At least 23 statues across the country honor Sacagawea. Schoolchildren learn about her travels with explorers Lewis and Clark. She's on the golden dollar coin, and lakes, mountains, rivers and schools have been named for her.

"She is," said Amy Mossett, director of tourism for the Mandan, Hidatsa and Arikara tribes, "the most celebrated woman in American history."

Sacagawea's experiences on the Corps of Discovery expedition with Meriwether Lewis and William Clark will be commemorated during a national, three-year event that kicks off Jan. 14 to 19 at Monticello, the home of Thomas Jefferson near Charlottesville. The event marks the bicentennial of Lewis and Clark's cross-country journey, proposed by Jefferson in a letter to Congress in 1803.

While Sacagawea's name and her role as guide and interpreter in Lewis and Clark's expedition to explore the American West are familiar to many, much of her life remains a mystery.

"There is a mysticism that surrounds her," Mossett said. "It's kind of a story that never ends."

For one thing, there's still debate about the spelling and meaning of her name. Also, when she died and where she is buried are disputed.

Sacagawea was born about 1788 in Idaho as a member of the Shoshone nation. About age 10, she was captured by the Hidatsa tribe and brought to North Dakota.

Mossett, who is Hidatsa, disputes common classroom teaching that the Hidatsas enslaved Sacagawea. "War captives were absorbed into a tribe," she said. "They would become brothers and sisters and treated with equality."

Growing up in both the Shoshone and Hidatsa tribes adds to the confusion surrounding Sacagawea's name. According to the Shoshone, her name means "boat launcher" or "boat pusher." The Hidatsa say her name means "bird woman."

"It depends on who you talk to and which tribe they're from," said Debra Tendore, a member of the Shoshone tribe who lives in Fort Hall, Idaho. "She was born a Shoshone, and I believe she had a Shoshone name."

Not only is the meaning of Sacagawea's name debated, so is the spelling. It's commonly written as Sakakawea, Sacajawea and Sacagawea.

"There is no J in her name," Mossett said. "Nicholas Biddle, the man who edited the journals in 1814, put the J in her name. Her name is spelled 13 ways in the journals. Never once did they use a J."

Sacagawea even has two grave markers, in Mobridge, S.D., and on the Wind River Indian Reservation in Fort Washakie, Wyo.

The writings of Clark and trader John C. Luttig indicate that Sacagawea died Dec. 23, 1812, at Fort Manuel, S.D. Luttig wrote in his journal: "This evening the wife of Charbonneau, a Snake Squaw, died of a putrid fever. She was good and the best woman in the fort, aged about 25 years."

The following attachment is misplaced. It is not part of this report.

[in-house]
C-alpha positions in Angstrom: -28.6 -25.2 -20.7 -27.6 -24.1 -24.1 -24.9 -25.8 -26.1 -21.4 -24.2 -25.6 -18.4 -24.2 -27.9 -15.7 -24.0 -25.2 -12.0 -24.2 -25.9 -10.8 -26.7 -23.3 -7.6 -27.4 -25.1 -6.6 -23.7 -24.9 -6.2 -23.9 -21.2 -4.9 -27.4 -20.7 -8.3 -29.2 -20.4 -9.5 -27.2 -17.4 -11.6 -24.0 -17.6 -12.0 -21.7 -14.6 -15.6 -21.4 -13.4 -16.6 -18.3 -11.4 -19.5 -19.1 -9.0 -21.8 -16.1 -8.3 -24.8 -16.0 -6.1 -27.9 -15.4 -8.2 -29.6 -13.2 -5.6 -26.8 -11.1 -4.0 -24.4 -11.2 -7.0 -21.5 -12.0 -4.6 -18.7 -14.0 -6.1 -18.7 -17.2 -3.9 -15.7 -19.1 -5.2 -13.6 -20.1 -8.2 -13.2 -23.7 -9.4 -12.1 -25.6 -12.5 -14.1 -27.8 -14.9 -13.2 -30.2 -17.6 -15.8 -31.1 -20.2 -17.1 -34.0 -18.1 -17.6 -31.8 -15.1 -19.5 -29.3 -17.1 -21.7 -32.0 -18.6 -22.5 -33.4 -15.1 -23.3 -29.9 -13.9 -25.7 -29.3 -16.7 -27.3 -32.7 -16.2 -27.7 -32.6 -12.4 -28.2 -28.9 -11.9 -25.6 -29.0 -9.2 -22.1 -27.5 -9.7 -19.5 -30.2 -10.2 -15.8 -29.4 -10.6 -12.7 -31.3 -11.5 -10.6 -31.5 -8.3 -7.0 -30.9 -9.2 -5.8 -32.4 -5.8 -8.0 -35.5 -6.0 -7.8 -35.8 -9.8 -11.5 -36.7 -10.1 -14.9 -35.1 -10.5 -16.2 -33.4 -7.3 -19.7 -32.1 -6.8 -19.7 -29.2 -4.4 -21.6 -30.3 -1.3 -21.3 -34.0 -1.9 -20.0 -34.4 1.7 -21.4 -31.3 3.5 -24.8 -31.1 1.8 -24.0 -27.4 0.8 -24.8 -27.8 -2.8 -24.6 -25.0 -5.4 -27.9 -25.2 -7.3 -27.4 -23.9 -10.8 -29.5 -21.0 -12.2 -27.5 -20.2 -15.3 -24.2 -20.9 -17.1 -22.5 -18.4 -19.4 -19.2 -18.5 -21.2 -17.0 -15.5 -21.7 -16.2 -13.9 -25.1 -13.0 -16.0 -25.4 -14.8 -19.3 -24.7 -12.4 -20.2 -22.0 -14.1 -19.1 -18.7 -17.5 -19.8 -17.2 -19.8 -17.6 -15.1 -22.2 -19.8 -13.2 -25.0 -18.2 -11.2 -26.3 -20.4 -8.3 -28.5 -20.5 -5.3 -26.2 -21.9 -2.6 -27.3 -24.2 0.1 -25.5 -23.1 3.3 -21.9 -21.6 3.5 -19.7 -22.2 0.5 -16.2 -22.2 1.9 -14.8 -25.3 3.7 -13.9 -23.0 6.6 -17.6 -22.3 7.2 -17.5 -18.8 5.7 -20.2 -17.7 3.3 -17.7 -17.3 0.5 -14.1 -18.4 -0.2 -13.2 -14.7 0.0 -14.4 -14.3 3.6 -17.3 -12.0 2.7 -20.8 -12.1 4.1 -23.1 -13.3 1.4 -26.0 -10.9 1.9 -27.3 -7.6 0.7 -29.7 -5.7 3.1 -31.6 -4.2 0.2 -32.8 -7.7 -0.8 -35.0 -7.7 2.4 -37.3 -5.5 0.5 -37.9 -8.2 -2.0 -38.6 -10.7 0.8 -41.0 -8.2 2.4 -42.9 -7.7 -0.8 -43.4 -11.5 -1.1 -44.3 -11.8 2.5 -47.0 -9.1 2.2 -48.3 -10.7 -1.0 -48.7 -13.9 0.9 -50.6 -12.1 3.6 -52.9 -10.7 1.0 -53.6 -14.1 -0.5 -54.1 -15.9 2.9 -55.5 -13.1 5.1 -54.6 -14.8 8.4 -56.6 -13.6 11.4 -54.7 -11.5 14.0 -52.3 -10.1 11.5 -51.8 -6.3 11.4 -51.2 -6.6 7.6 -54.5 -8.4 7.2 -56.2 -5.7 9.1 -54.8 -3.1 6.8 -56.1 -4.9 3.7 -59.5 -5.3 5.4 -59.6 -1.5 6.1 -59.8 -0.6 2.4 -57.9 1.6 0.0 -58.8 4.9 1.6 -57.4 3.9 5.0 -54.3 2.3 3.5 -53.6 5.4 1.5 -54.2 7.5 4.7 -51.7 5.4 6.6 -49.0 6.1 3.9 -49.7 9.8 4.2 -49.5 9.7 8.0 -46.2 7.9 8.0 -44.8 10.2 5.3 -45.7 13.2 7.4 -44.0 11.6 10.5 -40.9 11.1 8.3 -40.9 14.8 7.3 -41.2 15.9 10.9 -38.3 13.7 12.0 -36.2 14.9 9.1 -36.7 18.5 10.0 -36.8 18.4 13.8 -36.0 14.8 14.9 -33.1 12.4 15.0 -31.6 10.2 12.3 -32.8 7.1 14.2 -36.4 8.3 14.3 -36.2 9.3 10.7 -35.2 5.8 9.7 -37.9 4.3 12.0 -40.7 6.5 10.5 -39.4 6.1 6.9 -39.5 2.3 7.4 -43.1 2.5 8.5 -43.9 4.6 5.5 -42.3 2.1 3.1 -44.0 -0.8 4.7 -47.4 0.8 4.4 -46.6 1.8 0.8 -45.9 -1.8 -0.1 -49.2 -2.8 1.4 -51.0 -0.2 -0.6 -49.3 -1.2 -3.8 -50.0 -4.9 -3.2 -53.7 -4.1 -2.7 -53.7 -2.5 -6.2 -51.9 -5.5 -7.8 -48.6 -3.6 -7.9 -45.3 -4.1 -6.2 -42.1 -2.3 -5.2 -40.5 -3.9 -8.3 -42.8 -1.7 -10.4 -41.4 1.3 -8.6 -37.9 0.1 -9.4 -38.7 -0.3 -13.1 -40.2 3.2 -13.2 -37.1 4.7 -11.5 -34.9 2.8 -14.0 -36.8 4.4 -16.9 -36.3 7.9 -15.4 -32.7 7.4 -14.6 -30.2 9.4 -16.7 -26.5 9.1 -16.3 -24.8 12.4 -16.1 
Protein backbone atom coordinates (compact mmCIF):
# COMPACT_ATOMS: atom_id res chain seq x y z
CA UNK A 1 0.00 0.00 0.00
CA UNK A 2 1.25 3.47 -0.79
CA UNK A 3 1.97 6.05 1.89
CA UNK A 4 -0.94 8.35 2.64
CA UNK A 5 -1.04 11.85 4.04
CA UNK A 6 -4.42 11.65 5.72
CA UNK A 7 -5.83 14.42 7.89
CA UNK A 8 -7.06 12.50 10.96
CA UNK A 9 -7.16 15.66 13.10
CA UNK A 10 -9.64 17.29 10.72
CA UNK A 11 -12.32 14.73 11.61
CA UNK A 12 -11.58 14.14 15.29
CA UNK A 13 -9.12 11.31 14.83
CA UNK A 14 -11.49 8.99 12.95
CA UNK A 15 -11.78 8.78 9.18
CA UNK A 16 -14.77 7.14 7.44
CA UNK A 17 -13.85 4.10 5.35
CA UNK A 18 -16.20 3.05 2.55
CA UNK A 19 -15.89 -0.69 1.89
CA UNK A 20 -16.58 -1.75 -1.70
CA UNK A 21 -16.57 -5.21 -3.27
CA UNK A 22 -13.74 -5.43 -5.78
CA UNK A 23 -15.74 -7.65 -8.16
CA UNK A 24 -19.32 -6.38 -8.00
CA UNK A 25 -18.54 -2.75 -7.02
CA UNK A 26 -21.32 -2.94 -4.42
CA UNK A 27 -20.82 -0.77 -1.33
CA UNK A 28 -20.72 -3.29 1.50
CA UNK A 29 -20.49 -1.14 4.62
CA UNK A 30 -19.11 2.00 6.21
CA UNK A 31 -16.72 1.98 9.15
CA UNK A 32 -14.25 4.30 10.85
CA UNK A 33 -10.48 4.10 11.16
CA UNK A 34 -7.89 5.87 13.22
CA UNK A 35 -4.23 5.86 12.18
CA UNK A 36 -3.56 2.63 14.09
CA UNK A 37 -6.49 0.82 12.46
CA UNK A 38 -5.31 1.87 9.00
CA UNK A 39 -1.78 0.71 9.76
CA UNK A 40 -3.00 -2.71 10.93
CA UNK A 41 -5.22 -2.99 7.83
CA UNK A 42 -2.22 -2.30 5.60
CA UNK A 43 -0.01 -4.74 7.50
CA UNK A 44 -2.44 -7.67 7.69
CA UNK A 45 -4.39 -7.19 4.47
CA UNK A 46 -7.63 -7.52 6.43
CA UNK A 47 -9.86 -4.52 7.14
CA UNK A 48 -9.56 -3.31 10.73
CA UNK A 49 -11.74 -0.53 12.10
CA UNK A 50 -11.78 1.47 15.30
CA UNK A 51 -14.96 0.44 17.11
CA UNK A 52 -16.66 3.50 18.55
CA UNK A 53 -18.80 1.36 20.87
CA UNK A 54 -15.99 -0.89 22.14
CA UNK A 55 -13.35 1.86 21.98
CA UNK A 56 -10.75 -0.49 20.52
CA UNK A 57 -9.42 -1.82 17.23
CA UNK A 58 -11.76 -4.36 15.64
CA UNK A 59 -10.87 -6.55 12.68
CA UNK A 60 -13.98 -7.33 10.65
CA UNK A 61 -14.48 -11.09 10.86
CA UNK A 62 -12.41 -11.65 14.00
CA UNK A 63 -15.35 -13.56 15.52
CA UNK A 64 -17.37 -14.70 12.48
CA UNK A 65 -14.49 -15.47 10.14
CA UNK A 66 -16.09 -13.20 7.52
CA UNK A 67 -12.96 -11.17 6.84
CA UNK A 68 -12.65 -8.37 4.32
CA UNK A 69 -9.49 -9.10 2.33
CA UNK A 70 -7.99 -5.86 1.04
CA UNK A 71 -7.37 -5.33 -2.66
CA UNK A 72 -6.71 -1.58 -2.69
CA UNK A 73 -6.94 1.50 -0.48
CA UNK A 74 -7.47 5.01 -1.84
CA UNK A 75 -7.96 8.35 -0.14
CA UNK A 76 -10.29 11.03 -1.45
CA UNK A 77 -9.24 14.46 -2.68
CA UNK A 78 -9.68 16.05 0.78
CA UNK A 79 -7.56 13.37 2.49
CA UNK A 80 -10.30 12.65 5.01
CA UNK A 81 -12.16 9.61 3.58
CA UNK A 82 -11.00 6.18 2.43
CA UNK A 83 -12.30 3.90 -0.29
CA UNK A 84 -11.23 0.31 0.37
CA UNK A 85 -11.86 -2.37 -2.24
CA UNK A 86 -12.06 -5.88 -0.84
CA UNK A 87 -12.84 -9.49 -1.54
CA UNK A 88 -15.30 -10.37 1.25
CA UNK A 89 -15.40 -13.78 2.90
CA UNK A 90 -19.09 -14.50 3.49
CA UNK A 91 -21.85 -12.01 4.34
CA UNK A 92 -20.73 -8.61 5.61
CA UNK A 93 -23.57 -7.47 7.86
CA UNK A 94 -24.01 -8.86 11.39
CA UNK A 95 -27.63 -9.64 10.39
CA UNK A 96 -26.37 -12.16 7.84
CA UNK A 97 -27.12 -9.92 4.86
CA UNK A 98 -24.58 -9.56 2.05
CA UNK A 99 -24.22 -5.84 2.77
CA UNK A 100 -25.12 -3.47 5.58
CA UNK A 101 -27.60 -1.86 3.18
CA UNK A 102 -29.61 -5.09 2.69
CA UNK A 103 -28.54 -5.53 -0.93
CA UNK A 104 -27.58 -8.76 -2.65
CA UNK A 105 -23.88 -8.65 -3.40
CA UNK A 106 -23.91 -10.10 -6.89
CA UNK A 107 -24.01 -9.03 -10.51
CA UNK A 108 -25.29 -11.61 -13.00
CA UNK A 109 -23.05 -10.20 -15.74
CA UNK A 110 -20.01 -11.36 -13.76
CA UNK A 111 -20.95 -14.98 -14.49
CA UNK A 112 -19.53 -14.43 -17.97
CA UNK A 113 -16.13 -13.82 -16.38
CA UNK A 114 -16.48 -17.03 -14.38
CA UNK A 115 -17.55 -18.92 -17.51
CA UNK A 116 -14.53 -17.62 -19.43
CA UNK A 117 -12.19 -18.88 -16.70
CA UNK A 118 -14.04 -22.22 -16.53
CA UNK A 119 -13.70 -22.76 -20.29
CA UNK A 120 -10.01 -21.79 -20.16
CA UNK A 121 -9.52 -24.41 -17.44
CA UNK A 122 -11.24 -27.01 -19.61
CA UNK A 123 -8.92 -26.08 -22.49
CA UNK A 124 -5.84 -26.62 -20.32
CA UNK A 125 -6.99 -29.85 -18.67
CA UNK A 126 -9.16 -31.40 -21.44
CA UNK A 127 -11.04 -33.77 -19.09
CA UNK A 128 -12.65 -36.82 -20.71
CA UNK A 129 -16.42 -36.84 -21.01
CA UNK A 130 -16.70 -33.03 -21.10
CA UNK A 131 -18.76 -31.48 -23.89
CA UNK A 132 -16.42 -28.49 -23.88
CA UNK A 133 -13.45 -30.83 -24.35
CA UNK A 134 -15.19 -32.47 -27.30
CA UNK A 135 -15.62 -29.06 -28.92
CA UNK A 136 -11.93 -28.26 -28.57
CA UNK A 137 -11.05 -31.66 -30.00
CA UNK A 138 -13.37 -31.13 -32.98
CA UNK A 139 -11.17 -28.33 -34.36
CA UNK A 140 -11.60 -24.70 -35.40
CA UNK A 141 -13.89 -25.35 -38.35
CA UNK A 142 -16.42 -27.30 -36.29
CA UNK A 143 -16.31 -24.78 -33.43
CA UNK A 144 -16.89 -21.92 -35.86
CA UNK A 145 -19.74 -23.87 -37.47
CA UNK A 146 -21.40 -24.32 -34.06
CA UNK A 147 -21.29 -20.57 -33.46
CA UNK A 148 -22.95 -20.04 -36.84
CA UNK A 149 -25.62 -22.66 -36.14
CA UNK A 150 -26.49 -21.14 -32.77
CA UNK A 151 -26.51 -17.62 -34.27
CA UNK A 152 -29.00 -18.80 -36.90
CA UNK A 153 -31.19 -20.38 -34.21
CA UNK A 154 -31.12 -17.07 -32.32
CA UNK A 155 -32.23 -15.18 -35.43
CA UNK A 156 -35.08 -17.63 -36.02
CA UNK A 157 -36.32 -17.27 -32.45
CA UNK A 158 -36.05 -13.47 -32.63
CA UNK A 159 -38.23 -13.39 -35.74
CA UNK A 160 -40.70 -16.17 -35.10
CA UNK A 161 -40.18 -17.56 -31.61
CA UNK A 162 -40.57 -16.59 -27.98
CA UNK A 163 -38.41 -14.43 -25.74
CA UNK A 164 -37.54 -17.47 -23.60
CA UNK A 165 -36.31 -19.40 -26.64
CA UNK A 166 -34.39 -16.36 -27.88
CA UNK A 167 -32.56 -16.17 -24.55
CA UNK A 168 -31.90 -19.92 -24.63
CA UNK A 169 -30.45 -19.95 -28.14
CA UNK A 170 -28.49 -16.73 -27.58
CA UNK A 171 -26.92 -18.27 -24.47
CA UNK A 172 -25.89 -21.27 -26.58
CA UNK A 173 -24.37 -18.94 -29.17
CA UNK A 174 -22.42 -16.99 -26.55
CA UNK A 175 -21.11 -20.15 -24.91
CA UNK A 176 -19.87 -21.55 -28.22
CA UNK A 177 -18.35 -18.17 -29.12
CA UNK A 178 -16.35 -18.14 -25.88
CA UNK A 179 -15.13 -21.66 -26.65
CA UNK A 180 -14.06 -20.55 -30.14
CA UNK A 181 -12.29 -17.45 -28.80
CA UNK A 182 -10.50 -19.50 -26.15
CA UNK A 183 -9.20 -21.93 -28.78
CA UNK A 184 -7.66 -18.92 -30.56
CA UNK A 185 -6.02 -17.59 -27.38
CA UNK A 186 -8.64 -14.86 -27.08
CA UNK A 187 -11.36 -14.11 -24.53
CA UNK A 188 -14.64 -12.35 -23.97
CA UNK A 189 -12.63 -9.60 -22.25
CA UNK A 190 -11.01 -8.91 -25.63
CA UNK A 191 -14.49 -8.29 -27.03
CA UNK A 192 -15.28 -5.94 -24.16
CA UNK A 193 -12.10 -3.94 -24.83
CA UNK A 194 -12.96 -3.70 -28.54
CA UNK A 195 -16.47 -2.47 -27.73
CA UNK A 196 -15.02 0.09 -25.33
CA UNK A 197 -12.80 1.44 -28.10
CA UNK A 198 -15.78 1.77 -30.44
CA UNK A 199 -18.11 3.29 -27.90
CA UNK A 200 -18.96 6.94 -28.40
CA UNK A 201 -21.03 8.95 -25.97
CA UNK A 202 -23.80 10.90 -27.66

Some argue that Luttig was referring to interpreter Toussaint Charbonneau's other wife, known as Otter Woman. But Mossett maintains that "most serious scholars will tell you she [Sacagawea] died in her mid-twenties at Fort Manuel following complications from childbirth."

According to Shoshone oral history, however, Sacagawea died in 1884 at age 96 in Wind River, Wyo. Some tribal members said she left Charbonneau after he married another woman, then married a Comanche and later rejoined the Shoshone tribe in Wyoming after his death.

Tendore and others say they believe that Sacagawea was buried in Wind River with her son, Jean Baptiste.

While there is controversy over Sacagawea's life and the circumstances of her death, no one disputes her bravery. She was about 16 and pregnant when Charbonneau joined the Corps of Discovery, taking her along -- the only woman to accompany the party to the Pacific Ocean and back. Because Sacagawea spoke both Hidatsa and Shoshone, Lewis and Clark said she would be useful in communicating and negotiating with the tribes they met.

"Sacagawea's most important role was as an interpreter," Mossett said. "She helped them communicate with the Shoshone so that they could get horses to cross the Rocky Mountains. Without those horses, they would have had a horrendous time."

A schedule of the six-day program in Charlottesville honoring Jefferson and the Lewis and Clark expedition can be found on the Internet at www.monticello.org/jefferson/lewisandclark/schedule.html.

Randy'L Hedow Teton modeled for the gold dollar coin, released in 1999.In a statue in Portland, Ore., Sacagawea is depicted carrying her son, Jean Baptiste Charbonneau, known as "Pomp."